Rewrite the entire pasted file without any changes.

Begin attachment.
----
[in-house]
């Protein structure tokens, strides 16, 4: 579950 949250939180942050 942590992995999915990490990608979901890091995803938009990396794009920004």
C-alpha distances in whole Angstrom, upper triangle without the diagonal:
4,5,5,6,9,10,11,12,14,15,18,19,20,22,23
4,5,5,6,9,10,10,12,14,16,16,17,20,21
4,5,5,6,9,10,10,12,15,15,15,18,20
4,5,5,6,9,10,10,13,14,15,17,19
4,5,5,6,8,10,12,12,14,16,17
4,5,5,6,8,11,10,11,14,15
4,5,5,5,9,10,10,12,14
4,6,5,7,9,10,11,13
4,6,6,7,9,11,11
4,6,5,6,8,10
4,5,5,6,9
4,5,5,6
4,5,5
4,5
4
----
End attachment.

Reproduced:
[in-house]
């Protein structure tokens, strides 16, 4: 579950 949250939180942050 942590992995999915990490990608979901890091995803938009990396794009920004």
C-alpha distances in whole Angstrom, upper triangle without the diagonal:
4,5,5,6,9,10,11,12,14,15,18,19,20,22,23
4,5,5,6,9,10,10,12,14,16,16,17,20,21
4,5,5,6,9,10,10,12,15,15,15,18,20
4,5,5,6,9,10,10,13,14,15,17,19
4,5,5,6,8,10,12,12,14,16,17
4,5,5,6,8,11,10,11,14,15
4,5,5,5,9,10,10,12,14
4,6,5,7,9,10,11,13
4,6,6,7,9,11,11
4,6,5,6,8,10
4,5,5,6,9
4,5,5,6
4,5,5
4,5
4